Carolyn Mounce |
Over the past eight articles we have looked at techniques being adopted in business and marketing to influence outcomes. We have seen that: It is possible to have service without influence, but not influence without service. Success is 10% technical ability and 90% people skills. There is power in acknowledging a claimant and making them an ally, rather than an adversary. more >>
Carolyn Mounce | What do you think of when you think of the words: injured worker, claimant, client, worker? Are your thoughts different? How does that impact return to work?
Where do you fit in your “scheme”? Are you the insurer, the agent, the case manager, the injury management advisor, the senior executive, the regulator, the government official, the scheme strategist, the actuary, the general practitioner, the specialist, the allied health provider, the rehabilitation provider, the employer, the return to work coordinator, the self-insured, the plaintiff lawyer, the lawyer, the advocate, the union official, the injured worker…? Everyone has a title, and with each title comes expectations, perceptions and projections. more >>
Carolyn Mounce |
In my last article I discussed the agreement frame, and simple language that can allow you to disagree while maintaining rapport. So what if we took the agreement frame one step further – by knowing the types of resistance and objections in advance? Resistance defined Resistance is now being actively researched by academics. Dr Eric Knowles, in the book Resistance and Persuasion, classifies resistance into four different, but related categories: Reactance: The person feels like they are being pushed as a part of influencing them through the process. more >>
Robert Aurbach | Workers' compensation is a strange kind of insurance. The employer pays for it, but it's the injured person who is supposed to get the services and benefits.
Workers' compensation is a strange kind of insurance. The employer pays for it, but only gets the indirect benefits of compliance with the law and immunity from many common law actions. It's the injured person who is supposed to get the services and benefits. So we have to ask "Who does the insurer work for: the employer who pays the premium, or the person who has the injury and is covered by the policy? " To whom does the insurer owe its allegiance? The people in charge of workers' compensation schemes sometimes seem to get confused about this issue. more >>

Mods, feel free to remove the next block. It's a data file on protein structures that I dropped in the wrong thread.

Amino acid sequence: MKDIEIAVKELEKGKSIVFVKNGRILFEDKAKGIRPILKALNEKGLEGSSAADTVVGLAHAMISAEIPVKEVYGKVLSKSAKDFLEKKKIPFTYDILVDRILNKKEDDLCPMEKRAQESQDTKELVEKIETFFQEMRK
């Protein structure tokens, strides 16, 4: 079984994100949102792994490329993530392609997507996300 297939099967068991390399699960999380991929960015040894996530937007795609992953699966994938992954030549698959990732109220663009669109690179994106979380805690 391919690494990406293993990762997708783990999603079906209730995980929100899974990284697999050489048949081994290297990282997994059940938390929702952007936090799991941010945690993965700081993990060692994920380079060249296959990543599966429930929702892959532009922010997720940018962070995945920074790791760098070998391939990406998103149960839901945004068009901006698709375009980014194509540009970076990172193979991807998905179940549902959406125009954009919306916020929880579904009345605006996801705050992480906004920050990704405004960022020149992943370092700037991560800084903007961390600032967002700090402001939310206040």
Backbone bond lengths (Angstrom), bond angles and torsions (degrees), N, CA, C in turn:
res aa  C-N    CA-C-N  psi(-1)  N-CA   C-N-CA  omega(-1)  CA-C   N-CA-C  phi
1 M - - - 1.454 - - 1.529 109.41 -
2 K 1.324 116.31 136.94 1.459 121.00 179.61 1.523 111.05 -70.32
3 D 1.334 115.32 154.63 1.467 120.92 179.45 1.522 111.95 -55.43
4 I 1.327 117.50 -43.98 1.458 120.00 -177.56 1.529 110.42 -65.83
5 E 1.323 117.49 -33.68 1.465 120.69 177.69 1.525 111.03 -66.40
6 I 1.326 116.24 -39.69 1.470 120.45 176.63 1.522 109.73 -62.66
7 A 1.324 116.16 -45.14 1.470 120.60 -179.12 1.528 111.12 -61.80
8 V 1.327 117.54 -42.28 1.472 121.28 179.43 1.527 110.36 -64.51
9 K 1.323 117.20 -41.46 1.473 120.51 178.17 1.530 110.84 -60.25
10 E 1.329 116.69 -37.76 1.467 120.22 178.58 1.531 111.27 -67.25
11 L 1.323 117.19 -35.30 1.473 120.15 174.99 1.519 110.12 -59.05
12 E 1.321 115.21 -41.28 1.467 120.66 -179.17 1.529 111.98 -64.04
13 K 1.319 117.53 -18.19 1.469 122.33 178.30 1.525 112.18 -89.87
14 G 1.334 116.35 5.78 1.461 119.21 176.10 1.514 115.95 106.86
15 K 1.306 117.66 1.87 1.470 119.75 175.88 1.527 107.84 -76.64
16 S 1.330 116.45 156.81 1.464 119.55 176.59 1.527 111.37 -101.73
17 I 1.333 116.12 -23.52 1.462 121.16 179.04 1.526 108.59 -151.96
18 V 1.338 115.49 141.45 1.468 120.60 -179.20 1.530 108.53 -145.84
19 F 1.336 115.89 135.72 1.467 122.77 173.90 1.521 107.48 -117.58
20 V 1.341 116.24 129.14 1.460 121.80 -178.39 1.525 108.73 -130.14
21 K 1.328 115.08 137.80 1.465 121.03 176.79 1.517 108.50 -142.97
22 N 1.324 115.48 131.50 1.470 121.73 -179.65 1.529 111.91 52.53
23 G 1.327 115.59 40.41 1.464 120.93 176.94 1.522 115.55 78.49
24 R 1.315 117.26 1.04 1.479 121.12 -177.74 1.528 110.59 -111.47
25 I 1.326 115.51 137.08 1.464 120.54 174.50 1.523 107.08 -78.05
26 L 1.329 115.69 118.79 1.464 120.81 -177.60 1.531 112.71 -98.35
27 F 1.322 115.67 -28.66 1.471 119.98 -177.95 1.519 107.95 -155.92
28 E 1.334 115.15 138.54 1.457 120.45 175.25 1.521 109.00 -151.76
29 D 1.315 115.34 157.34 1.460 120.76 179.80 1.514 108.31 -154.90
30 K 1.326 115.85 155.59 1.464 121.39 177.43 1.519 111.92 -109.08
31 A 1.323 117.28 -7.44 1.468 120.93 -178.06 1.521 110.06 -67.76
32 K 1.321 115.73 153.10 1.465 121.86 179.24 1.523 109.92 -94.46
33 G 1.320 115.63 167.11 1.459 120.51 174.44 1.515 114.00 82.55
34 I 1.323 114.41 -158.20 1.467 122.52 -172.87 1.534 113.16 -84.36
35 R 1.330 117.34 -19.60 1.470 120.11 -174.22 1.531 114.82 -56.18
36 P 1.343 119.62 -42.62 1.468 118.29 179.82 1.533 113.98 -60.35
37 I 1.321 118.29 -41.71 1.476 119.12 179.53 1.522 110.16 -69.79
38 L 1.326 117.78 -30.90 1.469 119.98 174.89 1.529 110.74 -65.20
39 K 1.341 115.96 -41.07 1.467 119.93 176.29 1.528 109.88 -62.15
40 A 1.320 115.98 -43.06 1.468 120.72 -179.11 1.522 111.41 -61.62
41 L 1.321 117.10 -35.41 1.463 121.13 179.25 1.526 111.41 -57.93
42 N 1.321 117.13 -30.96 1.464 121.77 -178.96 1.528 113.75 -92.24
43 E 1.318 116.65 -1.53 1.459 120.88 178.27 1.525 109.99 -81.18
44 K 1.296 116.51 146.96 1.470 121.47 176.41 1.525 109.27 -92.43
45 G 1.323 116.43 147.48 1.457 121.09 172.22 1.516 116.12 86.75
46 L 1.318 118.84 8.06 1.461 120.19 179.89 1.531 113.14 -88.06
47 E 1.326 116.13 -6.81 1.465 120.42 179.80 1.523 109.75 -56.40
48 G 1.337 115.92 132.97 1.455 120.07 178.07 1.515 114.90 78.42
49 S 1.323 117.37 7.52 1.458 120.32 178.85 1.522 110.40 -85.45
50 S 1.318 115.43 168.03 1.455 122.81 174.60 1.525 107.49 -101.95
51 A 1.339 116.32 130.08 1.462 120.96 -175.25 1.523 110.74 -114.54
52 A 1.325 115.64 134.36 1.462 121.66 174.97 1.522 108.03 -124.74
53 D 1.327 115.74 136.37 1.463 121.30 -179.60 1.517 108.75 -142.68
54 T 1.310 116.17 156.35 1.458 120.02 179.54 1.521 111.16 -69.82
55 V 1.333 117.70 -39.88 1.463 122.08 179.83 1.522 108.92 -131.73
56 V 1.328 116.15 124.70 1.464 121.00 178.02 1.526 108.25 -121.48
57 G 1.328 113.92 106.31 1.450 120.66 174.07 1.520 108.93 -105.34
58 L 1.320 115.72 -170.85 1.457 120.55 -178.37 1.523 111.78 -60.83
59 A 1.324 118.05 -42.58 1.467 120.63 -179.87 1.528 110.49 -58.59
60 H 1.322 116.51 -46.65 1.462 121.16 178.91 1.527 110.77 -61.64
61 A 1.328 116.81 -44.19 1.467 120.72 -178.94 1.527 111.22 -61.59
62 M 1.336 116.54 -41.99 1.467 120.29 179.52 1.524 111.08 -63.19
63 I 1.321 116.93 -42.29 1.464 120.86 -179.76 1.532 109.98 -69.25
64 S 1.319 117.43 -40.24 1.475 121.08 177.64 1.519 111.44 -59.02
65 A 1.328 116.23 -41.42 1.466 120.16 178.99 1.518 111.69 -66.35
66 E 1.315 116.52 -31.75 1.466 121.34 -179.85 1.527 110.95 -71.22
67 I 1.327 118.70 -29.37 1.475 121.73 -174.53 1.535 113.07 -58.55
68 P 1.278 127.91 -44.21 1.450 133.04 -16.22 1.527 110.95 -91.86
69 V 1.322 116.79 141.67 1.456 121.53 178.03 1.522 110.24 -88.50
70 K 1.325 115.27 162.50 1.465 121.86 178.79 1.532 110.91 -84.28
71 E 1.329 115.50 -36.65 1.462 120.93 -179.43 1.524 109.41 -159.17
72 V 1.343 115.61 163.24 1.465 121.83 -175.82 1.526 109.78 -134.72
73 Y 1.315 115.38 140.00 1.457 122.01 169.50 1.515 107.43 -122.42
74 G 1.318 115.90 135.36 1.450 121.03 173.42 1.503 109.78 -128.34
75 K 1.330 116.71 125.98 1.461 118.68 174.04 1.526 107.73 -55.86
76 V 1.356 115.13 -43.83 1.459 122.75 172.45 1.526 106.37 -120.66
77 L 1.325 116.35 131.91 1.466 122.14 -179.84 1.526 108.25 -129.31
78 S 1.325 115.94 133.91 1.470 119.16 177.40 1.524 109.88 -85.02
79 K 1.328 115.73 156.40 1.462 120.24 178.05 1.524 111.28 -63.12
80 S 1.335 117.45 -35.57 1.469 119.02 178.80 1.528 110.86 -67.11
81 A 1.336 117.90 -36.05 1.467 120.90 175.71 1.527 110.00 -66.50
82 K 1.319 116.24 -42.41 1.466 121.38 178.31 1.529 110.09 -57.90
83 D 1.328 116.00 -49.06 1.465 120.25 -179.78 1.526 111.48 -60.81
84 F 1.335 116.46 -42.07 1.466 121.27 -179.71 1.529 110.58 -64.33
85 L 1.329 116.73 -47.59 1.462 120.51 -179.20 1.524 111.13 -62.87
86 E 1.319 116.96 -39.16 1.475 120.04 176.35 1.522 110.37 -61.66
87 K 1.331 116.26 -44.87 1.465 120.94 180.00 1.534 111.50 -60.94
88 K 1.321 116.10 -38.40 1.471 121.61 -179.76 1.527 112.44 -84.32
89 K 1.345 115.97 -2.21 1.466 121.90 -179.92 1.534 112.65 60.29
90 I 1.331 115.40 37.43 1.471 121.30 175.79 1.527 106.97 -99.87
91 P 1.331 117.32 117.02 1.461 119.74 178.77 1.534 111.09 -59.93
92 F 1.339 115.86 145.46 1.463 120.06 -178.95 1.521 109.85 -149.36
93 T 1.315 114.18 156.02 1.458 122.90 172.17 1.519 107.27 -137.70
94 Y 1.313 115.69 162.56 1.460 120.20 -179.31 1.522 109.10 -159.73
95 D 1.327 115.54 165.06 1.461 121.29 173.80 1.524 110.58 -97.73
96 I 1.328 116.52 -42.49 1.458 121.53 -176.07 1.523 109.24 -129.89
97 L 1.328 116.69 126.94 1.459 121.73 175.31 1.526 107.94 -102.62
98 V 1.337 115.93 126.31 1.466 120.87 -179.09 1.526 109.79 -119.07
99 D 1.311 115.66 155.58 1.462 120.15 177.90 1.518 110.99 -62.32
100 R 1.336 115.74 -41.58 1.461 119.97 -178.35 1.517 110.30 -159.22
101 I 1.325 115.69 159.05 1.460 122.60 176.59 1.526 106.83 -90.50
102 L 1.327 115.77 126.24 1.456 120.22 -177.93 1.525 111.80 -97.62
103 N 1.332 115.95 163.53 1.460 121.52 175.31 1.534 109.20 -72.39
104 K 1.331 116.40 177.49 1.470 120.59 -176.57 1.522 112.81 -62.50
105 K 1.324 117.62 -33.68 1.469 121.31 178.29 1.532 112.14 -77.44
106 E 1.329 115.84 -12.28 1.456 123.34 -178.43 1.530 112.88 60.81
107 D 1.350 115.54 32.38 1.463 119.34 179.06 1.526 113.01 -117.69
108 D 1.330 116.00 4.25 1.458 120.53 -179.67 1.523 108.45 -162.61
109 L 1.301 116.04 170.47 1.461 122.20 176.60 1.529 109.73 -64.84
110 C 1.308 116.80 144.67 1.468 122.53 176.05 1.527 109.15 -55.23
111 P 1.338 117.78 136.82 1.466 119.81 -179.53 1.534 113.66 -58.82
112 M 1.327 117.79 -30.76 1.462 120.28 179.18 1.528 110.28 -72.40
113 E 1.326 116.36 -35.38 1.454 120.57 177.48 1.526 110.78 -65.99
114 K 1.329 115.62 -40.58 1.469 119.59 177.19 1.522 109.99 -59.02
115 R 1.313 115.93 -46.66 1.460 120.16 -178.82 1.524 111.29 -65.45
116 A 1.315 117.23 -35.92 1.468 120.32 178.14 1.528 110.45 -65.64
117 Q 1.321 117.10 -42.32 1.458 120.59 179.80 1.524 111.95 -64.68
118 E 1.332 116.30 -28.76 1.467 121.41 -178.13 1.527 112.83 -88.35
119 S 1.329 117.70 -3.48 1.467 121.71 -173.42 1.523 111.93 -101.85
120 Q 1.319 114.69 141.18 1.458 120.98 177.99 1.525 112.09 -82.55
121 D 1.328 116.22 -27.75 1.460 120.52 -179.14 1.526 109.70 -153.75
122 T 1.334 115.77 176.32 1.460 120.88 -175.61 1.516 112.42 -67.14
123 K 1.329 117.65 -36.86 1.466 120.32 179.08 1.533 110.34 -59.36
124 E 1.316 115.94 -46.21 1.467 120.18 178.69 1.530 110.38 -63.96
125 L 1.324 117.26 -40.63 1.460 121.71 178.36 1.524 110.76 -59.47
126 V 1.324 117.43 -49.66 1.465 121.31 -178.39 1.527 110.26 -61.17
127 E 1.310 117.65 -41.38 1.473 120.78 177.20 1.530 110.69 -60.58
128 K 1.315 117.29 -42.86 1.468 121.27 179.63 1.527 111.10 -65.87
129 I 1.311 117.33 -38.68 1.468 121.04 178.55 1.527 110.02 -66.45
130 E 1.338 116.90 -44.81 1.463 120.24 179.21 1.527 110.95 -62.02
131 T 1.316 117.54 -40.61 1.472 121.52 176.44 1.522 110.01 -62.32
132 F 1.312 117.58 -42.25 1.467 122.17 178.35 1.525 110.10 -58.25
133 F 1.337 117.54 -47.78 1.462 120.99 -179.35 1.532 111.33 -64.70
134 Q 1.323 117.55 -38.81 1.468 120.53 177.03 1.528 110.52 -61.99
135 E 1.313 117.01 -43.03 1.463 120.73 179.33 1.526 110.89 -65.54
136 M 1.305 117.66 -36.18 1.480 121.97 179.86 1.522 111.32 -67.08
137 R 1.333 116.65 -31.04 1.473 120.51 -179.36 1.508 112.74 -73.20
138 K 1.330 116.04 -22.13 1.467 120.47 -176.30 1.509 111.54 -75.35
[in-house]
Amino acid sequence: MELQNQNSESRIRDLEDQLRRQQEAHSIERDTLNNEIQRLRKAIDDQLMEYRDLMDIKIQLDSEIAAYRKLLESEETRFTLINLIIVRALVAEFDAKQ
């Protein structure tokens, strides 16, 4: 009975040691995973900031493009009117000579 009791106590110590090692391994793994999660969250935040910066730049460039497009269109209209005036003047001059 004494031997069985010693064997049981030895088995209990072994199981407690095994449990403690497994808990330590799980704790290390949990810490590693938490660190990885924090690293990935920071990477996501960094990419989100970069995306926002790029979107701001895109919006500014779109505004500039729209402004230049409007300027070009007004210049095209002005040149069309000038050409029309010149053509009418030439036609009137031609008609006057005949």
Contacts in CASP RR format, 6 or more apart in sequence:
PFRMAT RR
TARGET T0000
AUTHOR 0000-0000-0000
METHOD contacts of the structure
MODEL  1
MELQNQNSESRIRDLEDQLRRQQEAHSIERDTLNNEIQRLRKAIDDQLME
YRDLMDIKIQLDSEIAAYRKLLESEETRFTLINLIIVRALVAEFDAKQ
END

A new study published in The Journal of Pain reports that 39 million people in the United States or 19 percent have persistent pain, and the incidence varies according to age and gender. The authors noted that persistent pain correlated with other indices of health-related quality of life, such as anxiety, depression and fatigue. Individuals with those conditions were far more likely to report persistent pain.
People facing mental health challenges are significantly more likely to have heart disease or stroke, according to a new study. "This population is at high risk, and it's even greater for people with multiple mental health issues," says Dr. Katie Goldie. The study found that: People who have had a mental health disorder at any point in their life were twice as likely to have had heart disease or have experienced a stroke.
Analgesics and anti-inflammatory drugs used against muscle pain and arthritis may have a beneficial effect on depression symptoms. Ordinary over the counter painkillers and anti-inflammatory drugs purchased from pharmacies may also be effective in the treatment of people suffering of depression. This is shown by the largest ever meta-analysis, based on 14 international studies with a total 6,262 patients who either suffered from depression or had individual symptoms of depression.
ACT government bureaucrats lodged 3.6 mental health claims per 1000 workers in 2013-14, compared with 1.9 claims per 1000 workers from the Australian Public Service, Sydney Morning Herald reports. The figures come from evidence to a Senate Estimate hearings by Comcare this week. In comparison, private sector workers lodged just 0.4 claims per 1000 in the same period.
South Australia's charities are demanding WorkCover explain why their combined levies rose by more than $10 million in 2012/13, ABC News reports. "(South Australian Council of Social Services) executive director Ross Womersley said a change in the rating system had seen the levy jump for at least one charity by as much as 400 per cent, an increase he said WorkCover had refused to explain."
58 compensation claims for psychological injuries are being approved every week in Victoria, reports The Age. The annual amount paid out in compensation for mental health disorders has snowballed by 45 per cent to $273 million, with the annual number of claims rising by almost 470 over the past five years. "Cases like these get people thinking about their own workplace and conditions, and reflecting more objectively about situations they may be tolerating," beyondblue head of workplace policy Nick Arvanitis said. "People are more willing to speak up."